The fact is, by turfing out Ma¯ori Party co-leader Te Ururoa Flavell, the voters of Waiariki may have sacrificed Labour’s chance at leading a Government. When special votes were counted yesterday, National had more seats than Labour and the Greens put together. But if Flavell had held on, the Left bloc would be in a 55-seat tie with National today – and Bill English would have no ‘‘moral authority’’ to demand to lead the next Government.
Fox says Labour showed a lack of vision, ignoring arrangements that could have seen their Ma¯ori MPs in Parliament via the list, joined by hard-left Mana Party leader Hone Harawira in Te Tai Tokerau and the Maori Party back in Waiariki.
Wisdom or sour grapes, take your pick. But now, as Coffey takes his seat in Parliament, he will have even more grounds than his Labour colleagues to hope Ardern can negotiate a Labour-led Government. He knows the Left bloc could have been bigger, the National Party caucus one seat smaller – but for his D determination to win a seat. id Ta¯mati Coffey kill the Ma¯ori Party? There’s a long pause. He admits he’s been accused of that. ‘‘I got that on the night and I’ve had it non-stop. It’s petered out a little bit, but maybe.’’
He’s clear, though, that ultimately, the voters made the call. ‘‘Some of their supporters would like to term it like I’m the big bad wolf, but I’m not. I did not force 9000-odd people to the voting booth and I did not force their hand to tick that box.’’
Coffey also revealed some of the inner turmoil that accompanied the election night, surrounded by bullish supporters. ‘‘As Te Ururoa Flavell was giving his concession speech I had to rein in my supporters and say, ‘hey guys, I know this is what we wanted but we’ve got to be respectful right now because there’s a guy up there crying’.
‘‘It could have been me and in three years’ time, it might be again.’’
While the election eventually spelt the end of Flavell’s political career, could it have ended Coffey’s too?
He’d nailed his colours to the Rotorua/Waiariki region, and had a tilt at the Rotorua electorate before swapping rolls for the 2017 election.
Would a loss have finished him too, politically?
Again, a long pause.
‘‘I don’t know. I hadn’t thought about it past the election. My whole calendar finished at the 23rd of September, there was nothing after that.’’
Coffey has a huge electorate to cover, an inbox steadily filling up with invitations and requests, and like all the Parliamentary newbies, he’s grappling with the nuts and bolts of being a jobbing MP.
He pulls out his phone and reels off the schedule for the past few days.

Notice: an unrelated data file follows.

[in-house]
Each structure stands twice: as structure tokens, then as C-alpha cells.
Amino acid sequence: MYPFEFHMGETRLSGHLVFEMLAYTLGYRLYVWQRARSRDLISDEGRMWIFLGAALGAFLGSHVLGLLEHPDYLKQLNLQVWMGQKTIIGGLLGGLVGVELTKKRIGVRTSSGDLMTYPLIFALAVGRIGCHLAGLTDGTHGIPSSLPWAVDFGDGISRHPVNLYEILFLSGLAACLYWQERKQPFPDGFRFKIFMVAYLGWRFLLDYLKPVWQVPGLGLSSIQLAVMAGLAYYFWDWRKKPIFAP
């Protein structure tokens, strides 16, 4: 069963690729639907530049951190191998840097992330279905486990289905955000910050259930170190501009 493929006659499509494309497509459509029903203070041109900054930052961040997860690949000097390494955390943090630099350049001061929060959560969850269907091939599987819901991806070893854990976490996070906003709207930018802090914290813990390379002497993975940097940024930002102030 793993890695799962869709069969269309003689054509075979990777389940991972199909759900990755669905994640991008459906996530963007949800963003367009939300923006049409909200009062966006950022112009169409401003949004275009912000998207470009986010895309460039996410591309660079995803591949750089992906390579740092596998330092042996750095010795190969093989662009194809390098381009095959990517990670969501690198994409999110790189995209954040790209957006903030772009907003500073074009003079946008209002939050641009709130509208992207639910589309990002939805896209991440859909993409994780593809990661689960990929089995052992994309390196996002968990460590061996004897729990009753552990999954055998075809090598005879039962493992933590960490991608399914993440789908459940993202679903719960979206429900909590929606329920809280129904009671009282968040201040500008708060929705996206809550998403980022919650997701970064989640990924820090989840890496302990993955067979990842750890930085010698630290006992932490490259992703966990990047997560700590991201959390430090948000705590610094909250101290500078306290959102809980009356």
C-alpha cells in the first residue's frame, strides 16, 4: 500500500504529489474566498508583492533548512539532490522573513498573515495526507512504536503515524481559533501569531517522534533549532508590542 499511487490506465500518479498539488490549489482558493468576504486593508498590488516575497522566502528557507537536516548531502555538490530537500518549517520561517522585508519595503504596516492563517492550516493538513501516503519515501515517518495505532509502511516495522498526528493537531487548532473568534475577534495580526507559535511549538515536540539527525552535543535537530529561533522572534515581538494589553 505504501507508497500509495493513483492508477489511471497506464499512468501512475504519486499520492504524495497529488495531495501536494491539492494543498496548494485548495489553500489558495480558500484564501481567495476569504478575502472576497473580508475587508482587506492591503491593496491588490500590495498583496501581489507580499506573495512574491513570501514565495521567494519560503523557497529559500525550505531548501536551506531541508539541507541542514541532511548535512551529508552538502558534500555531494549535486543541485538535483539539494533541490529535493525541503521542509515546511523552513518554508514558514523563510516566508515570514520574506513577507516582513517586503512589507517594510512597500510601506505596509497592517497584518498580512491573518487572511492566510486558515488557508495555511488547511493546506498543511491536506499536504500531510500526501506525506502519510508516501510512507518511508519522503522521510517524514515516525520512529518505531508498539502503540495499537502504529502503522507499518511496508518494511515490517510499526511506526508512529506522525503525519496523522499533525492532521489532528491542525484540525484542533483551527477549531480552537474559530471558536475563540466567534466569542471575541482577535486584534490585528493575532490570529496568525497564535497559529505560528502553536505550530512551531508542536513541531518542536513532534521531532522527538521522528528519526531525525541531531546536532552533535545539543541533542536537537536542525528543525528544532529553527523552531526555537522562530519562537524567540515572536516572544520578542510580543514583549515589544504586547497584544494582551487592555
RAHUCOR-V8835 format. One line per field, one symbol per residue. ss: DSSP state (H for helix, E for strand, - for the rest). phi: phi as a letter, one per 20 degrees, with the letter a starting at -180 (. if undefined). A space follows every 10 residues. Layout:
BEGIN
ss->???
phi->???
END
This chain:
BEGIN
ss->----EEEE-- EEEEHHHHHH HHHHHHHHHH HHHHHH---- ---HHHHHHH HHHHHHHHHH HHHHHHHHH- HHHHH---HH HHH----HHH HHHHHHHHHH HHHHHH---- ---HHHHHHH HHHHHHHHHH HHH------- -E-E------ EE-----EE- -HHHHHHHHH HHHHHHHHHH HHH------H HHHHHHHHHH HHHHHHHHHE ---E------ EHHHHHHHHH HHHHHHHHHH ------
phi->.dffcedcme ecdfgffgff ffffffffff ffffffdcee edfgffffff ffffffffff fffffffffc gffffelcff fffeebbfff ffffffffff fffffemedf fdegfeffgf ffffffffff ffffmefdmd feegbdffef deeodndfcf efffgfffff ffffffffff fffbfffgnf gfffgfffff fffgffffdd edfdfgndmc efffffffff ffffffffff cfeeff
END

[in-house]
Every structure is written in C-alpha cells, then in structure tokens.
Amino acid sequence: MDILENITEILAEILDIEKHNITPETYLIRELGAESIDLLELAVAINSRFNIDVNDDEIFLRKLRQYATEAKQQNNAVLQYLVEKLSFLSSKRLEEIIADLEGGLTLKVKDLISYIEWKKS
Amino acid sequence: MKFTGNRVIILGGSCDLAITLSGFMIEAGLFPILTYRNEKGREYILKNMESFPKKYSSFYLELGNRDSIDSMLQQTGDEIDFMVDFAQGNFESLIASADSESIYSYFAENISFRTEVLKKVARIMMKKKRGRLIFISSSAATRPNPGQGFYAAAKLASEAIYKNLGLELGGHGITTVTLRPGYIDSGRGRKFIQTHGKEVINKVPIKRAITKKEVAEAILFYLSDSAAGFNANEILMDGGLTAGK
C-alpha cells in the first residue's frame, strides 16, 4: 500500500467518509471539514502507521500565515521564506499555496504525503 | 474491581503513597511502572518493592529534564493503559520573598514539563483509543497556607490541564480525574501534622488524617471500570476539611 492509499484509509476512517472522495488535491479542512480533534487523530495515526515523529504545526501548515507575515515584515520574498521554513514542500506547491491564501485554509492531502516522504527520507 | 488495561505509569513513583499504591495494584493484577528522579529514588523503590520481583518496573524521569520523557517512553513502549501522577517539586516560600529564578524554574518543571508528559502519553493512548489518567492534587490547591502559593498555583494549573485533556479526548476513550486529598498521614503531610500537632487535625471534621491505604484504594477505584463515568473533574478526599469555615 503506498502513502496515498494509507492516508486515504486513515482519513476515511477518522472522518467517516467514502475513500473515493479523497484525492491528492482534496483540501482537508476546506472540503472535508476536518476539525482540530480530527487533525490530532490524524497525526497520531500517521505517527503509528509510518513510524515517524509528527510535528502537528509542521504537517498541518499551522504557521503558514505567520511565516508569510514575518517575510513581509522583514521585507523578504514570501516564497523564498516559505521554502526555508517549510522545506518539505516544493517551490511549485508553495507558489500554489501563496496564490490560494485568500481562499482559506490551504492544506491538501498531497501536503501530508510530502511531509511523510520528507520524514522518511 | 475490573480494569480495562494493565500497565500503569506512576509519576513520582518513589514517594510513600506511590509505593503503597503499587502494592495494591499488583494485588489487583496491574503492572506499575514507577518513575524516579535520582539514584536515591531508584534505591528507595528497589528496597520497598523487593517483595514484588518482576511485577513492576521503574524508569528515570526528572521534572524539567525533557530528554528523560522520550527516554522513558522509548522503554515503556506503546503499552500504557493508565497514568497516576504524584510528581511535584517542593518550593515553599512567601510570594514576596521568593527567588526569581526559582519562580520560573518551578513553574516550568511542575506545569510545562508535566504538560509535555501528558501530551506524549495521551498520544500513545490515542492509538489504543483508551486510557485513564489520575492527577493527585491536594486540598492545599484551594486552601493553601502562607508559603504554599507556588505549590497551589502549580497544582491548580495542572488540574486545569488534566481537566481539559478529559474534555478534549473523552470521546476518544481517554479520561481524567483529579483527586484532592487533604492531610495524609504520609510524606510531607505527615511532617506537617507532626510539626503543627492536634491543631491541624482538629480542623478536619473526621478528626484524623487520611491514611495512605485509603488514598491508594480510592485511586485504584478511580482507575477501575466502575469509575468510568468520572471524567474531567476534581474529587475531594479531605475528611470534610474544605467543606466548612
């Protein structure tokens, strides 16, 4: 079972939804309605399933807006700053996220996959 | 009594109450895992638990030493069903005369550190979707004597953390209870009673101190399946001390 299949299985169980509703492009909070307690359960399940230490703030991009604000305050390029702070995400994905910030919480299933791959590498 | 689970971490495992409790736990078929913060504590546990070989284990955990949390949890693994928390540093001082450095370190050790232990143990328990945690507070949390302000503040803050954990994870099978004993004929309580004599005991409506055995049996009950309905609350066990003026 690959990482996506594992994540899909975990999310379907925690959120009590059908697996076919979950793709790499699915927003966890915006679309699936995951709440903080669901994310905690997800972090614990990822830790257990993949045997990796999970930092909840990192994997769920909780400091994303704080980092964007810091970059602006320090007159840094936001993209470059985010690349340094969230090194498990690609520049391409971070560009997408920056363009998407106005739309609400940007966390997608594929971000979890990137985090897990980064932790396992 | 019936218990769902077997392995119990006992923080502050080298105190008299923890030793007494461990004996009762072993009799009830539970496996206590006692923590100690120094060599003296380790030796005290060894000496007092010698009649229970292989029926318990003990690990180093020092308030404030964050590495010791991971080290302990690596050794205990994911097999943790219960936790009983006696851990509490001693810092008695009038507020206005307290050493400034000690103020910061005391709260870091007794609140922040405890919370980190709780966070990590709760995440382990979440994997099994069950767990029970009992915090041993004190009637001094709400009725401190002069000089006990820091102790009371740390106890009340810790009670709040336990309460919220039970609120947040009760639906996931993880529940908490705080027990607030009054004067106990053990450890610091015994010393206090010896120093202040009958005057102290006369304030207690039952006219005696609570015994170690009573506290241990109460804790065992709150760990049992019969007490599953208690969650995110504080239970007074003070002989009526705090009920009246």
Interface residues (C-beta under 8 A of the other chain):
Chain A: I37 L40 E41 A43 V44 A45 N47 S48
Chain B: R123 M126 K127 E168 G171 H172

Inductions, seminars on the role of the legislation design and advisory committee, seminars with the Office of the Auditor-General, seminars with the Cabinet Office.
‘‘All that stuff that happens behind the scenes that normal people don’t know anything about, but in order to be the best possible MP you can be, you need to know that stuff.’’
There’s also the more mundane business of life that continues in the background.
The washing machine that broke, the dishwasher that packed up, the oven door that fell off, the toilet seat that fell off.
Things got so bad, he said, they stopped inviting campaign volunteers to their Rotorua home. ‘‘Our house was falling apart,’’ he says, laughing.
Coffey credits Tim Smith, his partner and campaign manager, for holding the fort.
Smith also had to squeeze in running their business, Rotorua’s Ponsonby Rd lounge bar.
It’s with an expression of mixed relief and laughter that Coffey describes the arrival of Smith’s mother from England as the landing of an angel. ‘‘What’s going on in this house?’’ was her first remark on arrival.
He’s equally effusive about the role Te Arawa kaumatua Ken Kennedy played in his campaign, but is also sad – this was a job his grandfather would have done, had he been alive.
Coffey admits that he – like all MPs at present – is in a strange kind of limbo.
He describes Parliament now as a frustrating purgatory of waiting and waiting, where no-one is quite able to make themselves at home yet. He’s been shown his new office and given a warning: Don’t get used to it, you might be moving.
For now, it’s good to be home, with Smith, the dogs, and back in his own bed. The dogs went crazy on his return.
He knows, though, that irrespective of Labour’s role after the dust settles, he’ll be busy. ‘‘It’ll be full-on until the end of the year. The whips said, ‘get ready for an intense time’.’’
Some of their supporters would like to term it like I'm the big bad wolf, but I'm not. I did not force 9000-odd people to the voting booth and I did not force their hand to tick that box. Ta¯ mati Coffey
Once known better as the TVNZ Breakfast weatherman, Tamati Coffey has achieved his long-held dream of entering Parliement, with the support of Labour leader Jacinda Ardern, below left, and his partner Tim Smith. And their dogs, of course.